A major part of the discussion on data collection was dedicated to how companies can set up purpose limitation for the information that is being collected. “How do you make the data you collect relate to the function you are doing?” Malavika Raghavan from the IFMR posed a question to the audience. “There are a number of people who are looking at time-limited consent. You know, 10 days later, you automatically delete. If you need that data again, you ask for it again from the user.” She asked if it would be feasible to do that.
Mrinal Sinha, Chief Operating Officer at MobiKwik, was on board with the time-based consent but argued that purpose limitation would still hurt future businesses.
“I’m personally in the camp of time-limited consent where if an app is providing useful information, every time they will refresh their permission, the user will give it. But what happens is what we’re trying to do today will be different from three months down the line. So purpose limitation often limits the users themselves from getting useful data. . There should obviously be governance on access to data. But speaking about purpose limitation, we ourselves as consumers would not know enough about what purposes we would like to limit to or not,” he said.
Sinha explained that there should be data exchange between the user and company when it comes to data. “We (MobiKwik) collect people’s location data as we are a payments platform where a lot of our users are trying to access deals from local offline merchants in their vicinity. Unless someone enables that feature, we are unable to tell what stores in his area would do home delivery etc. So we used to see a lot of people access a lot of people who would look for medical stores who would do home delivery at midnight. So there should be give-and-take for data.”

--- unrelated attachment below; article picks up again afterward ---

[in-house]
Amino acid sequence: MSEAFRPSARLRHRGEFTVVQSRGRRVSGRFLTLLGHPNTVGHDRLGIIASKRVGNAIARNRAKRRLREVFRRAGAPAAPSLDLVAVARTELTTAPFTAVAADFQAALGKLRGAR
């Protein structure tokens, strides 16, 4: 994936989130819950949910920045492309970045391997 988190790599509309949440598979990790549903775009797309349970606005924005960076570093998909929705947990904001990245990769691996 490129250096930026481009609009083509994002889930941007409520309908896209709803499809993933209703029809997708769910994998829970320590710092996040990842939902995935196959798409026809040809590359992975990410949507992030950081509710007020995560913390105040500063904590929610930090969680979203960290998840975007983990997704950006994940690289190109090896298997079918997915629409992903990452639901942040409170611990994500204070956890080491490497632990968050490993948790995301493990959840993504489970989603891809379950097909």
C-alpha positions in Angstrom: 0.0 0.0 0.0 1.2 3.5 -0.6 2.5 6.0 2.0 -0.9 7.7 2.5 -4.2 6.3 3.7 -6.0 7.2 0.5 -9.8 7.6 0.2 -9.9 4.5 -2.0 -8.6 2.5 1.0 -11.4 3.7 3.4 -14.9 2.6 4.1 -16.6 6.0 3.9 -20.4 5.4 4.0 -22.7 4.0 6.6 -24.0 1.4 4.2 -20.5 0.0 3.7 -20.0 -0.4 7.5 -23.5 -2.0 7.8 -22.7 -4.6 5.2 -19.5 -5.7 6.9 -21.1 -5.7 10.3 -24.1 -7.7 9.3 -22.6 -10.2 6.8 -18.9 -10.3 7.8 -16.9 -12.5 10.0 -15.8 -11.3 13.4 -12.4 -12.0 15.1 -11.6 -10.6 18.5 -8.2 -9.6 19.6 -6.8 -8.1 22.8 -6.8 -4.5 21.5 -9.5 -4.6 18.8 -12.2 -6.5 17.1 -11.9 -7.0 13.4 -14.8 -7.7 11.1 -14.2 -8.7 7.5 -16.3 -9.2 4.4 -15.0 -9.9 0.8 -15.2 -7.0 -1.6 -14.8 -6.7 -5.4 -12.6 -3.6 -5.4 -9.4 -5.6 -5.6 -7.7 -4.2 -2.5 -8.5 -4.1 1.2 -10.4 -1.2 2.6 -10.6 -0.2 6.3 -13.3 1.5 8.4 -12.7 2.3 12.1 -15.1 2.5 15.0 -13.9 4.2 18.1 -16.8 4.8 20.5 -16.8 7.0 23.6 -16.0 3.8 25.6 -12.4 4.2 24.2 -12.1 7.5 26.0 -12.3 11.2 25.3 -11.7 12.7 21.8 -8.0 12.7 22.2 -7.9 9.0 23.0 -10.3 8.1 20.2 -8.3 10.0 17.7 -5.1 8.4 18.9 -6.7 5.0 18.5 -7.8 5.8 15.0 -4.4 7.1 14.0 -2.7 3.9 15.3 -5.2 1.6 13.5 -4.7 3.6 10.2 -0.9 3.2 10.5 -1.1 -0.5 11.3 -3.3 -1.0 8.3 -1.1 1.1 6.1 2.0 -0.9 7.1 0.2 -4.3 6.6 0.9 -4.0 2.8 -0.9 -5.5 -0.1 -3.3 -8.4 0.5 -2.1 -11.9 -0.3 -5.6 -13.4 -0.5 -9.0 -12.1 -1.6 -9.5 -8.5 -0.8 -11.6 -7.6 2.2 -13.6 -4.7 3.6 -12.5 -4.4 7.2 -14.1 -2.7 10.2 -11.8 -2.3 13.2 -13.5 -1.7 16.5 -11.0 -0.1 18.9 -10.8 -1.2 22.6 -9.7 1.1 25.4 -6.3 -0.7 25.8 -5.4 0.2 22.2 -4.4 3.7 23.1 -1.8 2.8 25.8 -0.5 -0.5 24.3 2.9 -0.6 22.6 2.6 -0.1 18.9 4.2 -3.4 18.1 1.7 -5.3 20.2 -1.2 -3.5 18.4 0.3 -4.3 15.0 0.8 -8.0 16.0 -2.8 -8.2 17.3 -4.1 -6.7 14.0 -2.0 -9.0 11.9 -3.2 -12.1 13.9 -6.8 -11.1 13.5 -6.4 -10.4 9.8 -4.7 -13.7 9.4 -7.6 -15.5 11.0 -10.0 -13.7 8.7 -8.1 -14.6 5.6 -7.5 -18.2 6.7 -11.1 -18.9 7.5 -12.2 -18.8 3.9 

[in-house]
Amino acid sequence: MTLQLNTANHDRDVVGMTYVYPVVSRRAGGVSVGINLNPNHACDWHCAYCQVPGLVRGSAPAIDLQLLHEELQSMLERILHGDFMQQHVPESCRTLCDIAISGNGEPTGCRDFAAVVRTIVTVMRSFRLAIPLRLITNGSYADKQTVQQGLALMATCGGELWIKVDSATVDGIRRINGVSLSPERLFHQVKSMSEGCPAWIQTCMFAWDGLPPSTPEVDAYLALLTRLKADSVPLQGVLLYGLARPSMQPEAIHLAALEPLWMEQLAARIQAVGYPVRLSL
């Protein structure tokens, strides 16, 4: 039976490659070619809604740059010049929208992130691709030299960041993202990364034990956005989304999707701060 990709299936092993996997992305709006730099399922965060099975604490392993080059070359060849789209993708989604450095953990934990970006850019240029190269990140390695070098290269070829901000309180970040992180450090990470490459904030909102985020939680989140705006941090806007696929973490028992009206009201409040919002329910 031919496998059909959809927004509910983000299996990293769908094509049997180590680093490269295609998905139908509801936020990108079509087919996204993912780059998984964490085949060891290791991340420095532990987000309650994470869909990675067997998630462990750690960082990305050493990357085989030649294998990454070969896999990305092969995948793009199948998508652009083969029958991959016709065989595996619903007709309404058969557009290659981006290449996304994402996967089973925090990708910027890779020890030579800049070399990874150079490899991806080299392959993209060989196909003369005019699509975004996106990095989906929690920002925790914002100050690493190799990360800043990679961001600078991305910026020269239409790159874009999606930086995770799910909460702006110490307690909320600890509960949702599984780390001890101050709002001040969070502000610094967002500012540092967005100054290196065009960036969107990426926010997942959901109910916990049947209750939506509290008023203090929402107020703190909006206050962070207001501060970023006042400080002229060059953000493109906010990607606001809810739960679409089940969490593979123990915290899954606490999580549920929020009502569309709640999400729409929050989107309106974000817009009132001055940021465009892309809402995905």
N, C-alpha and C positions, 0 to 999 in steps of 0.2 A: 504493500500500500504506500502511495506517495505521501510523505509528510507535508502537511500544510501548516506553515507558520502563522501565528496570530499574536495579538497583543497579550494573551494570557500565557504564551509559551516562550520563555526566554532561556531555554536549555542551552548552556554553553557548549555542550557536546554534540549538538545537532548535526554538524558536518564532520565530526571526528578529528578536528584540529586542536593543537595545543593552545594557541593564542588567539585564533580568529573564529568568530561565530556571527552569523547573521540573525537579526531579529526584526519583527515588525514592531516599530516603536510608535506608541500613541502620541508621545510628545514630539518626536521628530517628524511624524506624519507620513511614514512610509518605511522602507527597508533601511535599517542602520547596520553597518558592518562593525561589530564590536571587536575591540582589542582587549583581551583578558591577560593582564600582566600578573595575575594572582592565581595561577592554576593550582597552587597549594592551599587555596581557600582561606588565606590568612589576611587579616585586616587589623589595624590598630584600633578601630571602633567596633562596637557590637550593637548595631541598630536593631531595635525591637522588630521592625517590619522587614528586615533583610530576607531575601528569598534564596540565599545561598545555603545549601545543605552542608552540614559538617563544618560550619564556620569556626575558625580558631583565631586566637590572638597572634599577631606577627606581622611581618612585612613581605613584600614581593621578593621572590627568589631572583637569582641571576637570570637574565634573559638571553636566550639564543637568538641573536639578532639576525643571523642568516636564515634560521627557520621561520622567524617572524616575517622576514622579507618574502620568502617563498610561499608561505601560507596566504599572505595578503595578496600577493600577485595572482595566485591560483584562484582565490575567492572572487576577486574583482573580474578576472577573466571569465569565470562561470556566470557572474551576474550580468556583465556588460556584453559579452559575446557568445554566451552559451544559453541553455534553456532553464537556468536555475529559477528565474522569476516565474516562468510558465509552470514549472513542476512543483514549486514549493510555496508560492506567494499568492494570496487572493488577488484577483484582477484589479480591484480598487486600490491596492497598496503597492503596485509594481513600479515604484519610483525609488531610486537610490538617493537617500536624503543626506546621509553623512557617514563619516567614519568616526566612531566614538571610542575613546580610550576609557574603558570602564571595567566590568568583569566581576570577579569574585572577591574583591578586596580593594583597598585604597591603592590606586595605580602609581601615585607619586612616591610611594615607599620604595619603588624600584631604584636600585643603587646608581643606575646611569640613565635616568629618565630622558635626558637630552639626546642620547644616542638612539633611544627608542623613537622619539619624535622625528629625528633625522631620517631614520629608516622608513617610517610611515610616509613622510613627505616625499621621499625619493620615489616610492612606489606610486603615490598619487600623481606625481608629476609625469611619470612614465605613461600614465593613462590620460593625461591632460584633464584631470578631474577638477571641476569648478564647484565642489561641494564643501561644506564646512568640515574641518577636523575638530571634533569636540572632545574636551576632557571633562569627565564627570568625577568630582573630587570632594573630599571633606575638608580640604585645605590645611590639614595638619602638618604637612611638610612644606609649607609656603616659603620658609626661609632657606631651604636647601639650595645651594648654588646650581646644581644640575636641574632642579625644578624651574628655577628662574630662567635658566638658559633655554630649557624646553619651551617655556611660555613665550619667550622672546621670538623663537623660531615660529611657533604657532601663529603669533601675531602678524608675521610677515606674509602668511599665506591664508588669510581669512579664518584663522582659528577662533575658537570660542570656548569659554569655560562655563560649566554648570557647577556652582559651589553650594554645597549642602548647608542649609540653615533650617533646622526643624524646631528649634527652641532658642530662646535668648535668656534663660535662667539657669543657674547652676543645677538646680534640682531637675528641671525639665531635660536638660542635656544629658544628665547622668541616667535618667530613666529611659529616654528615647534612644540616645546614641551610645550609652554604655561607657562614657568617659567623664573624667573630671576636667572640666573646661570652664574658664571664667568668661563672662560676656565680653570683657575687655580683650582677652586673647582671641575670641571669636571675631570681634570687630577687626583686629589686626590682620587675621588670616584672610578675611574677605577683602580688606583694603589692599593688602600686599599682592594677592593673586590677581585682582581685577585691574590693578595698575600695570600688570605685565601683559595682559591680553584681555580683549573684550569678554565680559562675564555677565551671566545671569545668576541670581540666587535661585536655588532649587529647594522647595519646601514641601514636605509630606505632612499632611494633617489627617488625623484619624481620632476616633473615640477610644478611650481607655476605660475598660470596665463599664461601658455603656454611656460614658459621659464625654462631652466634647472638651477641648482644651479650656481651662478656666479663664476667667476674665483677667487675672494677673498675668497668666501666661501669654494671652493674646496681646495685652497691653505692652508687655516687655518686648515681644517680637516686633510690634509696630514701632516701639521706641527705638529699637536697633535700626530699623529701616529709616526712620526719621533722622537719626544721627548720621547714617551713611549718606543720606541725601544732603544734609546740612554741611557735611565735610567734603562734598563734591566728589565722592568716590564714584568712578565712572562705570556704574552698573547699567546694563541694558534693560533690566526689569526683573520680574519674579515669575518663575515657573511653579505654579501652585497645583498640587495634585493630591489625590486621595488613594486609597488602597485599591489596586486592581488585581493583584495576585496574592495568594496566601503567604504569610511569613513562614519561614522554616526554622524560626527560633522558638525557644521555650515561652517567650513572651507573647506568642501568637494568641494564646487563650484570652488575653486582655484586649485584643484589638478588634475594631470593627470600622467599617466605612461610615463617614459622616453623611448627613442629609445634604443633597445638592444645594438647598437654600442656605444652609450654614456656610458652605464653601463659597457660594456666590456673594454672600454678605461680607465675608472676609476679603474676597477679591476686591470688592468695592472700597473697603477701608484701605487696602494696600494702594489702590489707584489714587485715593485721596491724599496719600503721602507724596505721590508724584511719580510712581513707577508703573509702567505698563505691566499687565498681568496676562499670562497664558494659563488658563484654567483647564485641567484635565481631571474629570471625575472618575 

Raghavan pointed out that it is essential to keep the user in the loop regarding the nature of new features.
“I think the idea when you have features which are additional or opt-in we are missing a trick in how the user is being looked into this decision. We all understand that people have cognitive constraints when it comes to valuing personal data, however, I think we need to think about when we’re offering that feature where the user knows or doesn’t know. So it’s basically when a provider provides a new feature, what can a provider do to flag it up to the user which says ‘we collected this data from you and we’re using it for something else’.
Meanwhile, Manav Sethi from ALT Balaji mentioned that since they are not ad-supported, their data collection is limited to making making the service better. “We are not looking at monetizing through ads, to that extent, all our data collection is about enhancing customer experience, and about content usage – what kind of content is working or what kind of genre is working, what kind of day- pathing is happening , what is peak usage. So every element of data that we collect goes into the improvement of the app and the creation of content buckets,” he said.